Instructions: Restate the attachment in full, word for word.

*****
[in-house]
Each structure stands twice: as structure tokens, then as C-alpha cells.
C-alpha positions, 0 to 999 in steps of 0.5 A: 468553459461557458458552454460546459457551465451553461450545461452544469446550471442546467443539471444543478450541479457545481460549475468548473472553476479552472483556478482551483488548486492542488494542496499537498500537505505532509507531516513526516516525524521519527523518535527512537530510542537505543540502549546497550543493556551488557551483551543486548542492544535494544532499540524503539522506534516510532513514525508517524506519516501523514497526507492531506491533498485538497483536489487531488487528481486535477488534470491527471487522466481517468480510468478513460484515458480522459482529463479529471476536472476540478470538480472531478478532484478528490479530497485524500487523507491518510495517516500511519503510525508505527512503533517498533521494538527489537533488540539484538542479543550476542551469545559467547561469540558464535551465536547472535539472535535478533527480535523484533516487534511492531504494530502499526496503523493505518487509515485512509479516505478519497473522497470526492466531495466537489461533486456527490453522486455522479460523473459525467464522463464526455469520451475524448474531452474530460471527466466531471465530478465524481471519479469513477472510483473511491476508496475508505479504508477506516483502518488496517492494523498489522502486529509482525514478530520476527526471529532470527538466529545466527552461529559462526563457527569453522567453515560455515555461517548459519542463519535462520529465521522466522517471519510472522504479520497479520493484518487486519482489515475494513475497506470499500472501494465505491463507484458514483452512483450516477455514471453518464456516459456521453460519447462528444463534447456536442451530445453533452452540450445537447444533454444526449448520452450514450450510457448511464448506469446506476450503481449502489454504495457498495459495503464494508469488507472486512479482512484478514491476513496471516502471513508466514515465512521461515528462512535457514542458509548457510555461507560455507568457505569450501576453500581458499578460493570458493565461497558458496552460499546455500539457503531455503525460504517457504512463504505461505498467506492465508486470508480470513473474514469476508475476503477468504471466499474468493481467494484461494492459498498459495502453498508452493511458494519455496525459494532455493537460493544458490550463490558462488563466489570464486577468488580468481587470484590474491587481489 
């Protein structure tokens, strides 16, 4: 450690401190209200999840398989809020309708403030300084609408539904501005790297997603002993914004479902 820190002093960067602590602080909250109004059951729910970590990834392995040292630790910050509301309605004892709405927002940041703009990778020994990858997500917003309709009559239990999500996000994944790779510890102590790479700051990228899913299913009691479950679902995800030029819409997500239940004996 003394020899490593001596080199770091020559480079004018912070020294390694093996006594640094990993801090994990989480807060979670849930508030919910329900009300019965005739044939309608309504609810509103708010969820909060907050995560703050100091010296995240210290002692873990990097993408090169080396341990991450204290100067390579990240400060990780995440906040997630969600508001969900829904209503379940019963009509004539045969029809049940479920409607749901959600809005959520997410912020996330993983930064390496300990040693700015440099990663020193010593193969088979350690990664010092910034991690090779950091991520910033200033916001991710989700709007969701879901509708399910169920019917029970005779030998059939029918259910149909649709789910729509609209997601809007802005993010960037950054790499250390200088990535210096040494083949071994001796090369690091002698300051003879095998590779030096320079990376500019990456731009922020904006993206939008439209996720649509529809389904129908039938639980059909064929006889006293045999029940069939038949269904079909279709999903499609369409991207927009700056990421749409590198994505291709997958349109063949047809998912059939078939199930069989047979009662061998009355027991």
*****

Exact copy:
[in-house]
Each structure stands twice: as structure tokens, then as C-alpha cells.
C-alpha positions, 0 to 999 in steps of 0.5 A: 468553459461557458458552454460546459457551465451553461450545461452544469446550471442546467443539471444543478450541479457545481460549475468548473472553476479552472483556478482551483488548486492542488494542496499537498500537505505532509507531516513526516516525524521519527523518535527512537530510542537505543540502549546497550543493556551488557551483551543486548542492544535494544532499540524503539522506534516510532513514525508517524506519516501523514497526507492531506491533498485538497483536489487531488487528481486535477488534470491527471487522466481517468480510468478513460484515458480522459482529463479529471476536472476540478470538480472531478478532484478528490479530497485524500487523507491518510495517516500511519503510525508505527512503533517498533521494538527489537533488540539484538542479543550476542551469545559467547561469540558464535551465536547472535539472535535478533527480535523484533516487534511492531504494530502499526496503523493505518487509515485512509479516505478519497473522497470526492466531495466537489461533486456527490453522486455522479460523473459525467464522463464526455469520451475524448474531452474530460471527466466531471465530478465524481471519479469513477472510483473511491476508496475508505479504508477506516483502518488496517492494523498489522502486529509482525514478530520476527526471529532470527538466529545466527552461529559462526563457527569453522567453515560455515555461517548459519542463519535462520529465521522466522517471519510472522504479520497479520493484518487486519482489515475494513475497506470499500472501494465505491463507484458514483452512483450516477455514471453518464456516459456521453460519447462528444463534447456536442451530445453533452452540450445537447444533454444526449448520452450514450450510457448511464448506469446506476450503481449502489454504495457498495459495503464494508469488507472486512479482512484478514491476513496471516502471513508466514515465512521461515528462512535457514542458509548457510555461507560455507568457505569450501576453500581458499578460493570458493565461497558458496552460499546455500539457503531455503525460504517457504512463504505461505498467506492465508486470508480470513473474514469476508475476503477468504471466499474468493481467494484461494492459498498459495502453498508452493511458494519455496525459494532455493537460493544458490550463490558462488563466489570464486577468488580468481587470484590474491587481489 
């Protein structure tokens, strides 16, 4: 450690401190209200999840398989809020309708403030300084609408539904501005790297997603002993914004479902 820190002093960067602590602080909250109004059951729910970590990834392995040292630790910050509301309605004892709405927002940041703009990778020994990858997500917003309709009559239990999500996000994944790779510890102590790479700051990228899913299913009691479950679902995800030029819409997500239940004996 003394020899490593001596080199770091020559480079004018912070020294390694093996006594640094990993801090994990989480807060979670849930508030919910329900009300019965005739044939309608309504609810509103708010969820909060907050995560703050100091010296995240210290002692873990990097993408090169080396341990991450204290100067390579990240400060990780995440906040997630969600508001969900829904209503379940019963009509004539045969029809049940479920409607749901959600809005959520997410912020996330993983930064390496300990040693700015440099990663020193010593193969088979350690990664010092910034991690090779950091991520910033200033916001991710989700709007969701879901509708399910169920019917029970005779030998059939029918259910149909649709789910729509609209997601809007802005993010960037950054790499250390200088990535210096040494083949071994001796090369690091002698300051003879095998590779030096320079990376500019990456731009922020904006993206939008439209996720649509529809389904129908039938639980059909064929006889006293045999029940069939038949269904079909279709999903499609369409991207927009700056990421749409590198994505291709997958349109063949047809998912059939078939199930069989047979009662061998009355027991």